When I originally wrote about keeping your data safe, it was when I wrote about Linux, Nginx and WebDAV at one of my old websites in May 2020, which I moved to this website in July 2020. I suggest reading it if you want my opinions on data safety. SSHFS can be used in place of WebDAV when a URL connection isn’t required.
I’m not going into detail about the various distributions. That requires more work than I’m willing to put into it. All I know for sure is that SSHFS works on Debian, Ubuntu and their derivatives, including Linux Mint.
Since I wanted the SSH daemon on my service listening on an alternate port, using public key authentication and not allowing root login when I set up the virtual private server, I had to make changes to the /etc/ssh/sshd_config file. I had to add the alternate port to the file (Port XXXX).
For some reason I can’t fathom, I couldn’t connect using SSHFS until I replaced “Subsystem sftp /usr/lib/openssh/sftp-server” with “Subsystem sftp internal-sftp” in the same file. Whether I needed it or not, I uncommented “user_allow_other” in /etc/fuse.conf on my local machine.
The advantage of SSHFS over WebDAV is that the SSH server is already installed. Install SSHFS, create a mount point and add a single line to /etc/fstab, and you’re ready to rock. Installing SSHFS is as simple as:
sudo apt install sshfs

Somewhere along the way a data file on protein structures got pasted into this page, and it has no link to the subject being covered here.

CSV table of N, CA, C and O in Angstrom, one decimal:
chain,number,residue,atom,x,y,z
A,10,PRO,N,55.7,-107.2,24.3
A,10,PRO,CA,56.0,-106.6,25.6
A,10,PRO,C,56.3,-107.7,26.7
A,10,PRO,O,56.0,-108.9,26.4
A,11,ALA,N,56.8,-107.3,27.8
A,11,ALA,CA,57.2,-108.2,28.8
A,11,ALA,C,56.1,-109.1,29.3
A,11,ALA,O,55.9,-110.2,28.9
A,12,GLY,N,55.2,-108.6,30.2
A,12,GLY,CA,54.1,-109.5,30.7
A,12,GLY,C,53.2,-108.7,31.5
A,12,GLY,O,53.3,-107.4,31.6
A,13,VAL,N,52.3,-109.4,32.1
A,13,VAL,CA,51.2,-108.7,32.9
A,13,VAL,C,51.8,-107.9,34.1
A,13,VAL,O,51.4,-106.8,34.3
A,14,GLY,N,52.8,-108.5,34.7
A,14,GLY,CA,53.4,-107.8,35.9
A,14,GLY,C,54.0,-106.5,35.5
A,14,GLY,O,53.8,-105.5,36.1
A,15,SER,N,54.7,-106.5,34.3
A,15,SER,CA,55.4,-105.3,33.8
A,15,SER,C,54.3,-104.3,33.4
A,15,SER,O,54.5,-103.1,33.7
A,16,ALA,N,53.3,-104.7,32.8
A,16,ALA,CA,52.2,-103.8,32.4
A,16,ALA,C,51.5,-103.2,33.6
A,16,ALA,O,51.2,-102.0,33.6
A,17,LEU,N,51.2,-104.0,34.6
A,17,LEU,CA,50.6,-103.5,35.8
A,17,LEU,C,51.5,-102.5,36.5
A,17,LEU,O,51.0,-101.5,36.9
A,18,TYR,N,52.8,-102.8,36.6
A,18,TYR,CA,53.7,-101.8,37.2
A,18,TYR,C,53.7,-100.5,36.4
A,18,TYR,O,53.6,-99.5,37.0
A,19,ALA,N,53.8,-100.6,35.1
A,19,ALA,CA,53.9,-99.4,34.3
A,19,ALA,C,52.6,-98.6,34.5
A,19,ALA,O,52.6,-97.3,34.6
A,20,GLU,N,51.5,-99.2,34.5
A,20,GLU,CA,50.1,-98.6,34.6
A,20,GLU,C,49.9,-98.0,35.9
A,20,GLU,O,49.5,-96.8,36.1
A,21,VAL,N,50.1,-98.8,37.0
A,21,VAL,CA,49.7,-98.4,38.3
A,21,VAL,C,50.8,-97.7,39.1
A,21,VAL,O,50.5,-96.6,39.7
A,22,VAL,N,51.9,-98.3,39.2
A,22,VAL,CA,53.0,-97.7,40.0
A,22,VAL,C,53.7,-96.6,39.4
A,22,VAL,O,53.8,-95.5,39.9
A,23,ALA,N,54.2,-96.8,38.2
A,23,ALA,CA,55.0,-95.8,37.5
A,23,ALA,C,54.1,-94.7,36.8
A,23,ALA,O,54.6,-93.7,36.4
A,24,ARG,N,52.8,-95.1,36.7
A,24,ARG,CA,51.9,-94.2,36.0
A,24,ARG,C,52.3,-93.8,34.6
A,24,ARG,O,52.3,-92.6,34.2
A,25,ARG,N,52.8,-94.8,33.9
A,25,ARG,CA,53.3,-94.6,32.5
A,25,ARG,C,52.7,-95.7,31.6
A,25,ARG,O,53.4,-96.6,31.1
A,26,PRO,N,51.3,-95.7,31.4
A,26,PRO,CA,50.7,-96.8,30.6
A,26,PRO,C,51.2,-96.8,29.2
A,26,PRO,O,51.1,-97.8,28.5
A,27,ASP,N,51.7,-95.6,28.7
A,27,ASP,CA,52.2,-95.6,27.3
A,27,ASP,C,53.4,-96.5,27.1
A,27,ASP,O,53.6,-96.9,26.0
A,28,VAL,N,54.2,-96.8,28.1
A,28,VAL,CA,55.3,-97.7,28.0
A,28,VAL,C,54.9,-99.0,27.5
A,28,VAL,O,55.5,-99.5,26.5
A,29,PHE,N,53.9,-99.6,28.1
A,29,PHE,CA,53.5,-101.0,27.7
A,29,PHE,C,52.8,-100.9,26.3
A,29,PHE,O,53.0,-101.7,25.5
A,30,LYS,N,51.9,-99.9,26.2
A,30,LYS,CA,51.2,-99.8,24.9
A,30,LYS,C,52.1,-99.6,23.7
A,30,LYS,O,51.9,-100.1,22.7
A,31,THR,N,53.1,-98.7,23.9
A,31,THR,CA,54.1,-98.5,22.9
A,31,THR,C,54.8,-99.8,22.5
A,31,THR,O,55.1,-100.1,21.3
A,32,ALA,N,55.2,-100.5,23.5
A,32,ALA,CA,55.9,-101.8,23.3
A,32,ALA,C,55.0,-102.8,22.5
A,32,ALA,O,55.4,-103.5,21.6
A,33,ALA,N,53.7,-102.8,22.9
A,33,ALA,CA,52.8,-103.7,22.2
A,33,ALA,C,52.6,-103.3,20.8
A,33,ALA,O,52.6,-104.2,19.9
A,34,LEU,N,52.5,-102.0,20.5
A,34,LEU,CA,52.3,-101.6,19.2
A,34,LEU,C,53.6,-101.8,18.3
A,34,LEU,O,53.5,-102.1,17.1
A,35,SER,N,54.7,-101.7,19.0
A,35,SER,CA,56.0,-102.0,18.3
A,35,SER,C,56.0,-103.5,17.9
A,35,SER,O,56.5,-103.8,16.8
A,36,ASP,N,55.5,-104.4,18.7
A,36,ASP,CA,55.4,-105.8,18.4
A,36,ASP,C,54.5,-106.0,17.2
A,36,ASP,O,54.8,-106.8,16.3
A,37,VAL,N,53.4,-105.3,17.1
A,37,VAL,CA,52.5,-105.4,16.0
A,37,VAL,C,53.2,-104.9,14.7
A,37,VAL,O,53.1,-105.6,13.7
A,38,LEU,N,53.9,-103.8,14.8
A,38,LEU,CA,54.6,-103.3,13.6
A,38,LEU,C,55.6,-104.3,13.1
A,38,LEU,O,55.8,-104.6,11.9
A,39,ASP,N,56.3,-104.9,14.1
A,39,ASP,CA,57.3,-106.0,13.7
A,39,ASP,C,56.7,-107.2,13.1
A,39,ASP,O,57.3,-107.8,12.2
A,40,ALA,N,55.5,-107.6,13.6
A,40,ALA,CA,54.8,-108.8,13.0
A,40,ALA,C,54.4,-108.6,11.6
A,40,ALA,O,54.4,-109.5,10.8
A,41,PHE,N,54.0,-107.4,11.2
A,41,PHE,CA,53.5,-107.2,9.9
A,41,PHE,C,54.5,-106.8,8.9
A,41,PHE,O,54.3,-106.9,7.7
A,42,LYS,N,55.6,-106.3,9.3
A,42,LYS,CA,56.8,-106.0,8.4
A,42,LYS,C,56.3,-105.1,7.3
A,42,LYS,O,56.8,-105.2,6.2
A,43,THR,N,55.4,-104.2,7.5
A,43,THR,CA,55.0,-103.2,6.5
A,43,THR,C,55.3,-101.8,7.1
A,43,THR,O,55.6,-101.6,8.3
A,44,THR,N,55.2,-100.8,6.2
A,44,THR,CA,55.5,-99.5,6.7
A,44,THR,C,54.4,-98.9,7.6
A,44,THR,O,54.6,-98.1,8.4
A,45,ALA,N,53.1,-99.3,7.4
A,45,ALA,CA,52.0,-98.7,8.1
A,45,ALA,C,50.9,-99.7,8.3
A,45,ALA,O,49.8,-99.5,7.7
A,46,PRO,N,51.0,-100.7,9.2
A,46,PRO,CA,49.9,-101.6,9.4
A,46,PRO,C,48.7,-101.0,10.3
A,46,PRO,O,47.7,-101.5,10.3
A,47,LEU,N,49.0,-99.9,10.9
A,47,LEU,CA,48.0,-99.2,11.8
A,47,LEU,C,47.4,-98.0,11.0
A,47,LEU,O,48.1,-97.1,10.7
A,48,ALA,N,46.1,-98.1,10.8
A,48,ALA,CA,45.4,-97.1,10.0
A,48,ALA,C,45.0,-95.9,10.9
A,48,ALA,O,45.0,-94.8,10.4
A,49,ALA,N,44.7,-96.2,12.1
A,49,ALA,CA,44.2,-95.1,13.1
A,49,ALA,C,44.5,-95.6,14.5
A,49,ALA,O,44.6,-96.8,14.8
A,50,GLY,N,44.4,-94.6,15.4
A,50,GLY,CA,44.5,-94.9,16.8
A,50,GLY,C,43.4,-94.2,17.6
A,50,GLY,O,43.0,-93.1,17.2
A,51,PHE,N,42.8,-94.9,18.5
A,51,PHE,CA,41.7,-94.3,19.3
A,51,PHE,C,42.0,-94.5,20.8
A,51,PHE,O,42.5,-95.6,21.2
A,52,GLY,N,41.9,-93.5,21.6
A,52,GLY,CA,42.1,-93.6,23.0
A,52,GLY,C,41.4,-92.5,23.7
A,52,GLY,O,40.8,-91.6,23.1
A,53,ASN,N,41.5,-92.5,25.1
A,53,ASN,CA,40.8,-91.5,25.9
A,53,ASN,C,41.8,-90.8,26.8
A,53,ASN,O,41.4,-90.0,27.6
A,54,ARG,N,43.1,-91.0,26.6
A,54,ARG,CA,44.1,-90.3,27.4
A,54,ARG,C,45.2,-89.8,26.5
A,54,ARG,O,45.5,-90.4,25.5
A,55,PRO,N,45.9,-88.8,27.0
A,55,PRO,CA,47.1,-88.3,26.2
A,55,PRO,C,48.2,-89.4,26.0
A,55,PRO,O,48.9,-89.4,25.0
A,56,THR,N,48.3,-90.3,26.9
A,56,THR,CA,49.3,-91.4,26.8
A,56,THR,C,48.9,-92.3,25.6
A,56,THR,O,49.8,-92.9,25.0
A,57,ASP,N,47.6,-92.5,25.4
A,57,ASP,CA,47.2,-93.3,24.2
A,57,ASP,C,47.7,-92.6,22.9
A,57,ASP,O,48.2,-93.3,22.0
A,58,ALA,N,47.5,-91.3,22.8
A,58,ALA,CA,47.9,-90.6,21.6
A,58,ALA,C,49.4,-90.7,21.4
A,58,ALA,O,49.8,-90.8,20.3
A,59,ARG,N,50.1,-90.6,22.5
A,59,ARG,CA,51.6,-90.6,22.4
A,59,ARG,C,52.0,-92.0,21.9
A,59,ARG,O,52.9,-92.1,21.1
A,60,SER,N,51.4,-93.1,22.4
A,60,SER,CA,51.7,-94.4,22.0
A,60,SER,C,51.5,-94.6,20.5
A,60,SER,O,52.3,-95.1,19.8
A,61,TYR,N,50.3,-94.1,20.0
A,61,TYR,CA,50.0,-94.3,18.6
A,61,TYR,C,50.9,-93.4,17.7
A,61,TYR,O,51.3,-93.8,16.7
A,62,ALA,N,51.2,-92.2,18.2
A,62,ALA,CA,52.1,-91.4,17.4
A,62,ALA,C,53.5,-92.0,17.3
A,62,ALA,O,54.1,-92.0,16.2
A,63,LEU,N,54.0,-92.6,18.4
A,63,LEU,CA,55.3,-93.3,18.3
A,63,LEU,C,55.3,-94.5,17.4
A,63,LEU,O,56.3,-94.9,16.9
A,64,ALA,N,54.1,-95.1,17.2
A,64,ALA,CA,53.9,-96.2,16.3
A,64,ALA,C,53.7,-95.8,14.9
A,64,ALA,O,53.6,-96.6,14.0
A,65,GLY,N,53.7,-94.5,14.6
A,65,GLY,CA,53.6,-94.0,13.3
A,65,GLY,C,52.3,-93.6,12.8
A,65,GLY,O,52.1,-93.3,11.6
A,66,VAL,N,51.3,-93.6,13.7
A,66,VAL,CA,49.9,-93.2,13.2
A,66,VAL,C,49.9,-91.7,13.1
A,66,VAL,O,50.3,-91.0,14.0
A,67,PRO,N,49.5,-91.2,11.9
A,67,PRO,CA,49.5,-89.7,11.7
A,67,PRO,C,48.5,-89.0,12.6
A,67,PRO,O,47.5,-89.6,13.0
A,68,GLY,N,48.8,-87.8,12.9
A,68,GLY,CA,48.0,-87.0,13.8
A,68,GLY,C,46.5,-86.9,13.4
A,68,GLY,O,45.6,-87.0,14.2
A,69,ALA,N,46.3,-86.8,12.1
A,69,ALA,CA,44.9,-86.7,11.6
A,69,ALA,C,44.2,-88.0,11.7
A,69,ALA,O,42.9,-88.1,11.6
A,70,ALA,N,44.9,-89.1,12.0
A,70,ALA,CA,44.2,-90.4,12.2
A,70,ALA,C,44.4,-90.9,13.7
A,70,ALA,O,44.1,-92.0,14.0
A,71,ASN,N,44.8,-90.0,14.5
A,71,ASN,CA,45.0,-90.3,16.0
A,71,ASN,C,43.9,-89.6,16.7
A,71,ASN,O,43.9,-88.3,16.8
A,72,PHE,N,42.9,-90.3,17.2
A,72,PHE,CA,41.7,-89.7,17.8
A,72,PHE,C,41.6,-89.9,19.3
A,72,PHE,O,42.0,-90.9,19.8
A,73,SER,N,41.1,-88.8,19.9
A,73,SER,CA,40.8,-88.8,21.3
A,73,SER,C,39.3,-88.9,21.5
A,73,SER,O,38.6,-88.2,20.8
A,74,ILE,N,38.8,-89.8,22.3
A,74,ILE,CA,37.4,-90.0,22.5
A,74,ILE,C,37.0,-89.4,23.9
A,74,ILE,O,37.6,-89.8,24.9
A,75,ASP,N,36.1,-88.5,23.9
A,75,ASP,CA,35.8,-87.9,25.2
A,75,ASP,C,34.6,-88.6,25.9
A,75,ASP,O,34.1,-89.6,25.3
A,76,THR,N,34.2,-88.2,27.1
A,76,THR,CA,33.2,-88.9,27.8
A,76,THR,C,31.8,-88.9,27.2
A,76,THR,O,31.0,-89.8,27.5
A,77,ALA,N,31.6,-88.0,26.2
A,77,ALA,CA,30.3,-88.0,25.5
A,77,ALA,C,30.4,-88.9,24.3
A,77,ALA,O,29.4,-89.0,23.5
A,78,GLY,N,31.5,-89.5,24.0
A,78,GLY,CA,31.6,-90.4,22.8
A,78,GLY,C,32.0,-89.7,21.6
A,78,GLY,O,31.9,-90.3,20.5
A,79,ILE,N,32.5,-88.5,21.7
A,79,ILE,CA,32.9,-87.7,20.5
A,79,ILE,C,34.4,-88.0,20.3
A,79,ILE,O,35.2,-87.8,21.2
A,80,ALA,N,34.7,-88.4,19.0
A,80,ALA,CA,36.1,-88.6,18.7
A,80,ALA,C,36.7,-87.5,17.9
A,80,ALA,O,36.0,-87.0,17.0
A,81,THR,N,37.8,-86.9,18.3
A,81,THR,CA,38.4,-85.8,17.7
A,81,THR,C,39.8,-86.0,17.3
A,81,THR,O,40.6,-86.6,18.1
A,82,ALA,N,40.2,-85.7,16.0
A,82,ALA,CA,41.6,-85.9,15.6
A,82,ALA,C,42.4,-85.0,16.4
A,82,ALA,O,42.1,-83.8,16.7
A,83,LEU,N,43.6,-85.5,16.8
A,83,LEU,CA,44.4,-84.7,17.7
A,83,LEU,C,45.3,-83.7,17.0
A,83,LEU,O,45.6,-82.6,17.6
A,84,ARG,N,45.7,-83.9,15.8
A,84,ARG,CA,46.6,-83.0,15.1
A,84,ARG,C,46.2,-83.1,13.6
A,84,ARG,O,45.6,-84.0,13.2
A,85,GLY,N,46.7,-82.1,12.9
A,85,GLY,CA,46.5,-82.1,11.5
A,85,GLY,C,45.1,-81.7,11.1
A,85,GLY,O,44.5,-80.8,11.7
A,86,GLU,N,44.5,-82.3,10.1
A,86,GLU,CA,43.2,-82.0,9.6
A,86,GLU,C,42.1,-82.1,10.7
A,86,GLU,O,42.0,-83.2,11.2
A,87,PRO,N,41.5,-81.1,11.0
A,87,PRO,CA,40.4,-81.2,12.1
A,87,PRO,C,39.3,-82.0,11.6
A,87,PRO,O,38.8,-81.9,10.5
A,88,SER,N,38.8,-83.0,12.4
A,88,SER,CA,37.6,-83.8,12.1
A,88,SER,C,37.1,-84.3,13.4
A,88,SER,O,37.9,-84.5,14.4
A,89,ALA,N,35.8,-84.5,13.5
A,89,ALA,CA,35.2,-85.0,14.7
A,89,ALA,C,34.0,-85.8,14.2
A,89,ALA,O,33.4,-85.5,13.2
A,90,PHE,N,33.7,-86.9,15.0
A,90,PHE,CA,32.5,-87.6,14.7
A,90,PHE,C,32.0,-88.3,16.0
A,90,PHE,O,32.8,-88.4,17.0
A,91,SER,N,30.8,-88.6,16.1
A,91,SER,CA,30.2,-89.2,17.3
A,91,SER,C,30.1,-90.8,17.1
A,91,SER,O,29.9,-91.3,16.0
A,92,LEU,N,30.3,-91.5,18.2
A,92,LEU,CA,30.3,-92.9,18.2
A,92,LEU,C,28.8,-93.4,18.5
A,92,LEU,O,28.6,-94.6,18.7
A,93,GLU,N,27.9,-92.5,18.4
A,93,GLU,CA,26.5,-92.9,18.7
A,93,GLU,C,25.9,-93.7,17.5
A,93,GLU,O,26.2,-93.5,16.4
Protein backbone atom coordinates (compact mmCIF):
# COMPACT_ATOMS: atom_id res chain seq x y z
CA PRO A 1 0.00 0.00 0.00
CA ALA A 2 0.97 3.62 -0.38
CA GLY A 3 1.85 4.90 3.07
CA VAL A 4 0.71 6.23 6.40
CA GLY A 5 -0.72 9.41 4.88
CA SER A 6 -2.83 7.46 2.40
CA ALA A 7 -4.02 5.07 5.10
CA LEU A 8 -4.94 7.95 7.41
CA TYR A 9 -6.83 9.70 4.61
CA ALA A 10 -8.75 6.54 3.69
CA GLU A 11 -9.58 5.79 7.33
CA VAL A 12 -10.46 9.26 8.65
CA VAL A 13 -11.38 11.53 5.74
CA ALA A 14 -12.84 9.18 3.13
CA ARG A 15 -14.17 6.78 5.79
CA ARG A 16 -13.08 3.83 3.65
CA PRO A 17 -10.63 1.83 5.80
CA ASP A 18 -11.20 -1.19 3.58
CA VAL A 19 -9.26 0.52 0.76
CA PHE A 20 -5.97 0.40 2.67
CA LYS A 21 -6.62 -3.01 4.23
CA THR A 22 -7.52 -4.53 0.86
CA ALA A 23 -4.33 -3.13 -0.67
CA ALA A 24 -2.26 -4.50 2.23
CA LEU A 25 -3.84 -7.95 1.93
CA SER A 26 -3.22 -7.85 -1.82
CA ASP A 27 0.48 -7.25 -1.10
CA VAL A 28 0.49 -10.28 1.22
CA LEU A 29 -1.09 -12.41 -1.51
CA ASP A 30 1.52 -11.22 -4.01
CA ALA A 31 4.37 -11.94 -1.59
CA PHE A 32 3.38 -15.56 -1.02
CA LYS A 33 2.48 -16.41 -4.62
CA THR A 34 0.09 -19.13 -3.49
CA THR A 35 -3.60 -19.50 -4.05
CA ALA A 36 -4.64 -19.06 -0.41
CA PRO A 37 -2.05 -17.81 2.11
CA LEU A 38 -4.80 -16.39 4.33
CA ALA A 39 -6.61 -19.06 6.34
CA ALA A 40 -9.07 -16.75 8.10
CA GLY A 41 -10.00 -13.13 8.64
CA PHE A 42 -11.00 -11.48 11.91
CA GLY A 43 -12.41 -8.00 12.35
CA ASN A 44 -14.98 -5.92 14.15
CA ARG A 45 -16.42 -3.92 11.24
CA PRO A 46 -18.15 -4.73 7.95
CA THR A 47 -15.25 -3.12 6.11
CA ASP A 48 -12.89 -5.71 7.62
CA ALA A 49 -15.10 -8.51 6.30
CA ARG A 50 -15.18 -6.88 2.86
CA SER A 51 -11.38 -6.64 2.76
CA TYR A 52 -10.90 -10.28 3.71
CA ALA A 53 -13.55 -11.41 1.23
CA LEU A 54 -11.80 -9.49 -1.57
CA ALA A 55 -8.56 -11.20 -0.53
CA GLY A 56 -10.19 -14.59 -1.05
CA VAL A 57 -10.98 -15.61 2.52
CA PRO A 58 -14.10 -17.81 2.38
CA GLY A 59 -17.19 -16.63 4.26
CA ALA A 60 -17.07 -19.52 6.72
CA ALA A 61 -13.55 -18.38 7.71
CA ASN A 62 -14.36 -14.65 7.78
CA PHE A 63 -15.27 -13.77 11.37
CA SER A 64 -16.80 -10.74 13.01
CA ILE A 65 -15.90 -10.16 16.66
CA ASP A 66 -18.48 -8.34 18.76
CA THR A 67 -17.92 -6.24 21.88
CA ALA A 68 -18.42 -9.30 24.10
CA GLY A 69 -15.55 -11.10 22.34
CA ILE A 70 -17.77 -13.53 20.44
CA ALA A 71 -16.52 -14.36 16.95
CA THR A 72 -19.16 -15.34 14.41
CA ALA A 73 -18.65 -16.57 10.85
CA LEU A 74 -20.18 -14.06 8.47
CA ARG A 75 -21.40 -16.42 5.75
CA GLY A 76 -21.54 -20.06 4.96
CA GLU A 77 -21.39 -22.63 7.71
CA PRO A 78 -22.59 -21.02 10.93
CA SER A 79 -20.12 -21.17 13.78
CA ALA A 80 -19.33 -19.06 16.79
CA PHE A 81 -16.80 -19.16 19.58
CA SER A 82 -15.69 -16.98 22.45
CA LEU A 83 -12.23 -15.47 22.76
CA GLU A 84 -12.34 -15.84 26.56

After it finishes, edit /etc/fuse.conf and uncomment the line for “user_allow_other”. Then create a mount point and replace “dir” with whatever you want:
sudo mkdir /mnt/dir
Add this to /etc/fstab, replacing “user” with the correct username and “/mnt/dir” with the correct mount point :
firstname.lastname@example.org:/home/user /mnt/dir fuse defaults,allow_other,users,idmap=user,reconnect,_netdev,port=XXXX,IdentityFile=/home/user/.ssh/id_rsa 0 0
It works for me. I can’t guarantee it will work for you. There are plenty of tutorials out there, some good and some bad. I’m happy if I’ve helped you understand even a little of the examples I’ve provided.
I store my KeeWeb database on my virtual private server. To use it with my cell phone, I need a URL connection. That’s really the only thing I need WebDAV for. If I ever decide to move the database to a cloud service, like Dropbox or Google Drive, I won’t need WebDAV at all. Even though I can mount the WebDAV share, mounting SSHFS seems to be more reliable.
I only need one drive mounted to update the server files for this website. Since an SSH share works as well as or better than a WebDAV share, SSHFS is what I now prefer. Mounting multiple devices from the same server seems much like overkill to me. I’m sure it would only be useful when sharing server resources with multiple users.